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 with Rob Miskosky

Trapline Troubles

I’m not sure how or when it all started but I’m guessing it was like a festering sore that just wouldn’t go away, eventually leading to the point where something had to be done to mitigate an unwanted end. The sore had been left too long, perhaps ignored because correcting the problem would likely bring it to the forefront, and nobody really wanted that. But then it just couldn’t be ignored any longer; people were starting to notice and it was getting ugly—it was surely going to leave a scar that would require corrective measures to repair.

And here we are today, where that scar is quite visible and quite ugly but still quite repairable if those in charge accept the challenge placed before them. Because there is no room here for dispute or petty differences; a 250 year history is at stake and with that an honourable time-proven, sustainable profession and invaluable knowledge that must be preserved at all costs.

And as such, in 2004 Sustainable Resource Development (SRD) began “working through a review and improvement process of trapping in Alberta.” There was little choice; fix it or get rid of it. Scary enough, getting rid of it was considered.

Abandoned? Apparently not, unless of course you read the Wildlife Act.
It began more likely from complaints of abuse of trapline privileges where claims of traplines being purchased for uses other than trapping were being confirmed. Others had become mere eyesores, blights on the landscape and as such blind eyes were turned to their existence. Others were virtually abandoned, yet licences were renewed by Fish and Wildlife staff at leisure, regardless of mis-use.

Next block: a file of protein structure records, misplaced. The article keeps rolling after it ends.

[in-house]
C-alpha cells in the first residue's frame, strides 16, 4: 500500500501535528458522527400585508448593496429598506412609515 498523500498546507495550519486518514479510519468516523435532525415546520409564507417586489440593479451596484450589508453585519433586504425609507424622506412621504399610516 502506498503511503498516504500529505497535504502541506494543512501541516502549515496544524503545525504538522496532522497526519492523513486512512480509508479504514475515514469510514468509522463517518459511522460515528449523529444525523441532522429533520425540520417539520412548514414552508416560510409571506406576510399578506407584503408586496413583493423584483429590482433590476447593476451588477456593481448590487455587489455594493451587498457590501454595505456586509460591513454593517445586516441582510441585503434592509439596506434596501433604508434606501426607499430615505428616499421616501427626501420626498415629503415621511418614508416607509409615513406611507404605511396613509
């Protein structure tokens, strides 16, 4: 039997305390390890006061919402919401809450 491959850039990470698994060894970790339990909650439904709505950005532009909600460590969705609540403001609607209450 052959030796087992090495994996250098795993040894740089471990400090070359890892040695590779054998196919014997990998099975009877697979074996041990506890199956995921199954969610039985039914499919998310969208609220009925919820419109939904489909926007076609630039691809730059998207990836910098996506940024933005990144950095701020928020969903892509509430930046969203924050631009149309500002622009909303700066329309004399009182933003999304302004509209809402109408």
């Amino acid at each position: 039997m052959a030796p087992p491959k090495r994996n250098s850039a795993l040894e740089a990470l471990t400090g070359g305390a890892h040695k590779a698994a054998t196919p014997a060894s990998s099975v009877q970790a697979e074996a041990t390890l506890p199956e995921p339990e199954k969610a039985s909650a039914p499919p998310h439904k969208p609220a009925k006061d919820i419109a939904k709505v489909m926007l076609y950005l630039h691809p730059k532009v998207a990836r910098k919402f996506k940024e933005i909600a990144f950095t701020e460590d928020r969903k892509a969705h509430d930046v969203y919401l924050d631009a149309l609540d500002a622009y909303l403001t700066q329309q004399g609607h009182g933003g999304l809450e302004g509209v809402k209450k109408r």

And the Alberta Trappers Compensation Program, a program designed for compensating trappers for trapping business losses related to industrial activity on Registered Fur Management Areas (RFMA’s) and administered by the Alberta Trappers Association (ATA), had become a dinosaur that nobody wanted, at least not the administration of it in its current form.

Recognizing this, both SRD and the ATA sat in earnest and drafted the “Detailed Business Case for Alberta’s Trapping Program”. A paper that set before it a detailed path that would correct much of what was wrong and how trapping in Alberta should move forward in the 21st Century. And although no paper is perfect, this one is close. So close in fact, there is no reason I should be writing this column in its current context.

The “Business Case” is the end result of two separate working groups who were “charged with the responsibility of fully reviewing the fundamental policy and regulatory structure that is the foundation of today’s trapping industry in Alberta” and to review and recommend “how trapper compensation should be managed”.

The end result brought forward a proposal to “have the ATA take a larger role in Alberta’s trapping program through an expanded Memorandum of Understanding (MOU)”.

It would also give SRD, in conjunction with the ATA, further ability to remove delinquent RFMA holders and those who use traplines for purposes other than trapping through an active trapper designation that would be fully enforced, and those that failed to meet those standards would “be ineligible to hold a licence”.

According to Gordy Klassen, president of the ATA, there may be several hundred RFMA holders who would be in peril of losing their traplines, some immediately. And rightfully so. Both SRD and the ATA want real trappers on the ground managing the resource, not simply RFMA holders who probably couldn’t find their way across their RFMA if they tried.

The Business Case also lays out quite clearly the minimum standards by which a trapper would have to abide to retain his “active” status, including the submission of an RFMA plan by April 30th of each year that shows the trapper is active and utilizing his RFMA to its sustainable harvest potential. Fur harvest records that include the signing of a statutory declaration confirming the fur report is correct, must be submitted each year along with fur receipts/returns as well.

Trappers must also maintain a “minimum level of competency” that includes upgraded training, ultimately enhancing the image of trappers and their professionalism and “force non-trappers or inactive trappers to make decisions regarding their involvement in the program”.